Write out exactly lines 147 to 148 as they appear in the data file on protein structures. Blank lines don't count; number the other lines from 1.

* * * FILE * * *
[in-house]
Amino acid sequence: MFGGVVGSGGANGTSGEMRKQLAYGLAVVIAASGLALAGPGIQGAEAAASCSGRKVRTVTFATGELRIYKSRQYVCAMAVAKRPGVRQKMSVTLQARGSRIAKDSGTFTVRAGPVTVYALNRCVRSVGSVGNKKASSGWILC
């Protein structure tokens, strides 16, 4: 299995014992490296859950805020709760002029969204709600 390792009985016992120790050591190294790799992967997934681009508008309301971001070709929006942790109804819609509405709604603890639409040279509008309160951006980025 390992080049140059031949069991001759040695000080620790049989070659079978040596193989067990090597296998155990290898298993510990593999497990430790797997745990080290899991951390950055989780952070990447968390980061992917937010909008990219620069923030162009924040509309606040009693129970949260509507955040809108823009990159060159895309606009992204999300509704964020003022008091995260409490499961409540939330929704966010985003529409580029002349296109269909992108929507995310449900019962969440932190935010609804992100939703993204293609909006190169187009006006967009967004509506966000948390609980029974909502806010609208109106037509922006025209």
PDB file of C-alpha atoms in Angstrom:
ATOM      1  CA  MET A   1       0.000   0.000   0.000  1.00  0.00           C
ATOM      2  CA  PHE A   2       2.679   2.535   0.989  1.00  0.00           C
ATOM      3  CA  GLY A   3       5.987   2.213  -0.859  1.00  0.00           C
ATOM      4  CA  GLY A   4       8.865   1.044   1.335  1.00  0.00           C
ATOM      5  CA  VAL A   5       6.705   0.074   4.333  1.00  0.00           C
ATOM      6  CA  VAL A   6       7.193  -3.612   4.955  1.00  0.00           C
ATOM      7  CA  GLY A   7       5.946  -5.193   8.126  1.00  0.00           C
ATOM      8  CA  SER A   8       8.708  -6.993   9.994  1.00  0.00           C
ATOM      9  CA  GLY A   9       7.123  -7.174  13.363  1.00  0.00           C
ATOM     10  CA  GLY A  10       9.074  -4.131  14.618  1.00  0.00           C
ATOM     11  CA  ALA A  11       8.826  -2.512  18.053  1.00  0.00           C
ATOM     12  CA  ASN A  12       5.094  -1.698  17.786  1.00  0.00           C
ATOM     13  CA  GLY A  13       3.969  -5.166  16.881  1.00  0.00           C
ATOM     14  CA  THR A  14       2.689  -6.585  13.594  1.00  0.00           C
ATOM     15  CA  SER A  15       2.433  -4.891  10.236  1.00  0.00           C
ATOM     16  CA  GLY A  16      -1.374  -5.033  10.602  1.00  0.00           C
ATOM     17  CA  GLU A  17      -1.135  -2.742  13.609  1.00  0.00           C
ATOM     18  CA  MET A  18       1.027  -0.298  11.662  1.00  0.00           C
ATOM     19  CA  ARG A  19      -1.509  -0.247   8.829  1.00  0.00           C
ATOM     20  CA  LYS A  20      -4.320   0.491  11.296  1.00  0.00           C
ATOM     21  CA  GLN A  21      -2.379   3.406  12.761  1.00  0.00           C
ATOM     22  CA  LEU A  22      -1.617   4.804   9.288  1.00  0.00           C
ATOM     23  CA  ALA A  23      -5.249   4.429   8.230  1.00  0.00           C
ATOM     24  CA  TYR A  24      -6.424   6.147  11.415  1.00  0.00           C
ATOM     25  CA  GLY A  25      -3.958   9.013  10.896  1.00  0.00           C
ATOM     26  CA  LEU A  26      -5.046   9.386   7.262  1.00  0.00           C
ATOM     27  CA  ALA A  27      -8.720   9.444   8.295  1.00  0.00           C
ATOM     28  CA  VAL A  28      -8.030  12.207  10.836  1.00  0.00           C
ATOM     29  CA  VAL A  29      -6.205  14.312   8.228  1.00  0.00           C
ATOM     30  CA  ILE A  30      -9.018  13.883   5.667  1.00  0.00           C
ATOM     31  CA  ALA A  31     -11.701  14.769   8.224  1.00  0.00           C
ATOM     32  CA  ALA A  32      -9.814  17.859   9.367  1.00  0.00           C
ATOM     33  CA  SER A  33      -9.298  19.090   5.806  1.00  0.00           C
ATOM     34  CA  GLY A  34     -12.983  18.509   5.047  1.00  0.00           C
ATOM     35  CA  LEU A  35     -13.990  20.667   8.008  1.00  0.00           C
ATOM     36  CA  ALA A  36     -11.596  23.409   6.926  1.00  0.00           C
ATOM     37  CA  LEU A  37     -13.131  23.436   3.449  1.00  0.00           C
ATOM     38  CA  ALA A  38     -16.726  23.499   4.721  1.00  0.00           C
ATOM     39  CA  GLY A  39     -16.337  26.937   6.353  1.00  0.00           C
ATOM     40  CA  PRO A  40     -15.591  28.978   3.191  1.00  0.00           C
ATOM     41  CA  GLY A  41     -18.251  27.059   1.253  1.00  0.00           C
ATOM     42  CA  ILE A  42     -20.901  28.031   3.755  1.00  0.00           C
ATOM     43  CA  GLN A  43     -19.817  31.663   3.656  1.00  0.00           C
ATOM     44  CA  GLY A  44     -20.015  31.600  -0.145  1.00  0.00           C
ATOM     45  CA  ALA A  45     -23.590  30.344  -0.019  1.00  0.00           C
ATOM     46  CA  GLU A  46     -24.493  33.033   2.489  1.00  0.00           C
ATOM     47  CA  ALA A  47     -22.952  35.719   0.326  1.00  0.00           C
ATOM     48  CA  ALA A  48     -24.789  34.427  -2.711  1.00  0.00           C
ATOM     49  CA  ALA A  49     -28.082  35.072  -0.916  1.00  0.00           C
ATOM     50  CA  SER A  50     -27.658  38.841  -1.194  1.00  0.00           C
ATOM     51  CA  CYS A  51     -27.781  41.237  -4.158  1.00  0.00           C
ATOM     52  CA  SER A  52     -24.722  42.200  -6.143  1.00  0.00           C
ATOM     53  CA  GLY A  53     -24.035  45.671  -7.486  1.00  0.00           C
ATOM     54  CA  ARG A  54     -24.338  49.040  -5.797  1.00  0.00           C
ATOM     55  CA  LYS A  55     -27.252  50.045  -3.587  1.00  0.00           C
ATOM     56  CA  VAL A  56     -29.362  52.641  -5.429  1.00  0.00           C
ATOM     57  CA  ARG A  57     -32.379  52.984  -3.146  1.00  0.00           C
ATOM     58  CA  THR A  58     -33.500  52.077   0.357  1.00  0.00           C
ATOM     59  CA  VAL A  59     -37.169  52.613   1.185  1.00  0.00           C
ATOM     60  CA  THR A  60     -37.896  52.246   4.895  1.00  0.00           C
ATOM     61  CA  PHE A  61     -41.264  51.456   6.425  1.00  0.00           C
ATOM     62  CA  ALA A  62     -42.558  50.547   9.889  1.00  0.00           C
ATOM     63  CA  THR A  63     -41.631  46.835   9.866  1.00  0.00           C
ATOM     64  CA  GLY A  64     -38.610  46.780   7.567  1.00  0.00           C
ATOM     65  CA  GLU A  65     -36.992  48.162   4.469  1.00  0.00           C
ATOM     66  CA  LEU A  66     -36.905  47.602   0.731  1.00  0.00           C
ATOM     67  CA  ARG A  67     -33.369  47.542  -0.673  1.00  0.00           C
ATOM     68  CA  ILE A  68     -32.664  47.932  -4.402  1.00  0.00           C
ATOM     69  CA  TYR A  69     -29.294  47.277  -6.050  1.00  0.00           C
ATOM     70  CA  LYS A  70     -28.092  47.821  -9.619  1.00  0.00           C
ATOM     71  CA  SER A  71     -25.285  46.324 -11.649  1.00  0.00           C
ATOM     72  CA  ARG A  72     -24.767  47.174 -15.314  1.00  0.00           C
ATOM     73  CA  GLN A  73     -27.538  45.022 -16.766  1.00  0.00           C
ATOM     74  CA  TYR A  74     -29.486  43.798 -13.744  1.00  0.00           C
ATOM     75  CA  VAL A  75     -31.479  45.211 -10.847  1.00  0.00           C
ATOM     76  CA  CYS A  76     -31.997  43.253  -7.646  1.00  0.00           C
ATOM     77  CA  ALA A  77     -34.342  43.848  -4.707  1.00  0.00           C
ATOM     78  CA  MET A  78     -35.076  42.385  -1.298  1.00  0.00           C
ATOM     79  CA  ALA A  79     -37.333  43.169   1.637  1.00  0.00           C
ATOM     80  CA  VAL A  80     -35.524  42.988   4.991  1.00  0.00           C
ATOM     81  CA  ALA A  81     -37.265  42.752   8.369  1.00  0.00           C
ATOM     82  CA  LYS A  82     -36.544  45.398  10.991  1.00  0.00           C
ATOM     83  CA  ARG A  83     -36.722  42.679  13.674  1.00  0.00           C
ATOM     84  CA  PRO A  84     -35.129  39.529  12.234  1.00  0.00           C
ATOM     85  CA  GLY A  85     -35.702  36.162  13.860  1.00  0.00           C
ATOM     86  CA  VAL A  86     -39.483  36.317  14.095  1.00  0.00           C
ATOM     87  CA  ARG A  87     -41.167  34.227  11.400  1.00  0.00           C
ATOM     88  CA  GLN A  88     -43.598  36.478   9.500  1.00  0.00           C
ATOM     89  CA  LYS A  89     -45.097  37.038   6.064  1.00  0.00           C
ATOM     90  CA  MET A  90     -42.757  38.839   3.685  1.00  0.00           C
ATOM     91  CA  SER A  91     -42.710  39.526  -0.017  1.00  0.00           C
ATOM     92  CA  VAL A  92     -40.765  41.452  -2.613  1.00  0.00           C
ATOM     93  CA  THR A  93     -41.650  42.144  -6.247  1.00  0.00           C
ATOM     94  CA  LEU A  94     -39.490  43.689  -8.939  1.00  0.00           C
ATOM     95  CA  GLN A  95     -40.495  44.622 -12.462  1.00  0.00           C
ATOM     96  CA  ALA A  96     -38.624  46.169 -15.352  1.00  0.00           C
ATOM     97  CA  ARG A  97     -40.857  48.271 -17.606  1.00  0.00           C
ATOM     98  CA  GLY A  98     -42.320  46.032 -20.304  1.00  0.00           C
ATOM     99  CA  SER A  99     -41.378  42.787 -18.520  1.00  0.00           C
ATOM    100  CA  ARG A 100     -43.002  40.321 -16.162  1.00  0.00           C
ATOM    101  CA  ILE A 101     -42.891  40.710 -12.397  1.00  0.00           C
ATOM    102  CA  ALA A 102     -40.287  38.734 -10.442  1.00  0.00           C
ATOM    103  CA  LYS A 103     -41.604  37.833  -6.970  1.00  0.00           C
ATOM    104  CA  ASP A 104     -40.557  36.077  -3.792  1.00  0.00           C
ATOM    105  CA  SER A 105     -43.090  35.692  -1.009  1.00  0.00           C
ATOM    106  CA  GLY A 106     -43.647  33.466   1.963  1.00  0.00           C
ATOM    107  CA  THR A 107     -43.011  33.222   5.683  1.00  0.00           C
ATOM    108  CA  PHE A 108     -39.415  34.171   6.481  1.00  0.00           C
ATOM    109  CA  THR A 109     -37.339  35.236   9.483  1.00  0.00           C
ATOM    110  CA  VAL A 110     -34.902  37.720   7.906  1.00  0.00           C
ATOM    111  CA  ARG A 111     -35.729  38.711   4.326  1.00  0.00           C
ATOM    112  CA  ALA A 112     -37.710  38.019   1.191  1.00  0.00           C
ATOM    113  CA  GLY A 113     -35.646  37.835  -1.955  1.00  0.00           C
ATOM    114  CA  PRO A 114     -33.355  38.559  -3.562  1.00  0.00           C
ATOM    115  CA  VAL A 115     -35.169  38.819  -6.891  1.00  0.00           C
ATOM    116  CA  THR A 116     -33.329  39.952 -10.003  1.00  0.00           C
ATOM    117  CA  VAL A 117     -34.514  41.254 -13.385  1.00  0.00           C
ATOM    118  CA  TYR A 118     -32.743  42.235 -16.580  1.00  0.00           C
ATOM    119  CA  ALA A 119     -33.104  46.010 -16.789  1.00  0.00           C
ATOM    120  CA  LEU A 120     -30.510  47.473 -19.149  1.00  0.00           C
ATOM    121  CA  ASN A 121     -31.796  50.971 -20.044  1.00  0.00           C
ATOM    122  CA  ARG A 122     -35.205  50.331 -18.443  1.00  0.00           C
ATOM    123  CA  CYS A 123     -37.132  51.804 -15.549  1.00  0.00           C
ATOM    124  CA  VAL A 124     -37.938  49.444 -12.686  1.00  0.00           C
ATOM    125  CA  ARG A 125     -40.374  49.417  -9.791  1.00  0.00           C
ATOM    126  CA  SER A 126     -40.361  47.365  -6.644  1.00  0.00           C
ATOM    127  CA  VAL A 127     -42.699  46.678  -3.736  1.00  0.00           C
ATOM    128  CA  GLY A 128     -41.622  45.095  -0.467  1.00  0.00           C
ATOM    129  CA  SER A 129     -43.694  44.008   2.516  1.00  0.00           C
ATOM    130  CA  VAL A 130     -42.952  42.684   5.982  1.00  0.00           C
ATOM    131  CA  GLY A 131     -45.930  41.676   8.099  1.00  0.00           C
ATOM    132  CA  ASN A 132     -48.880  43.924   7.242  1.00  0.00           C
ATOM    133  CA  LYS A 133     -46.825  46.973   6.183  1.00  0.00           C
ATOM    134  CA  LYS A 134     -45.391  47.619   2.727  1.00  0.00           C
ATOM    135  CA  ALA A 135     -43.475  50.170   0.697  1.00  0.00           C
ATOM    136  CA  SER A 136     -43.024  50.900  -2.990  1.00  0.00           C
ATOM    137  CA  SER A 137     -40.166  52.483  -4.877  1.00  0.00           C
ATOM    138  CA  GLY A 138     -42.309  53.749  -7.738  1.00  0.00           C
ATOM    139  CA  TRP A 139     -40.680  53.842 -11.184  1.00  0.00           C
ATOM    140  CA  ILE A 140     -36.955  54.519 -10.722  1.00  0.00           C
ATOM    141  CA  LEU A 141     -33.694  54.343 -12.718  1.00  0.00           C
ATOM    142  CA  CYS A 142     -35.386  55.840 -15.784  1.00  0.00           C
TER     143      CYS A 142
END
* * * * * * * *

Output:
TER     143      CYS A 142
END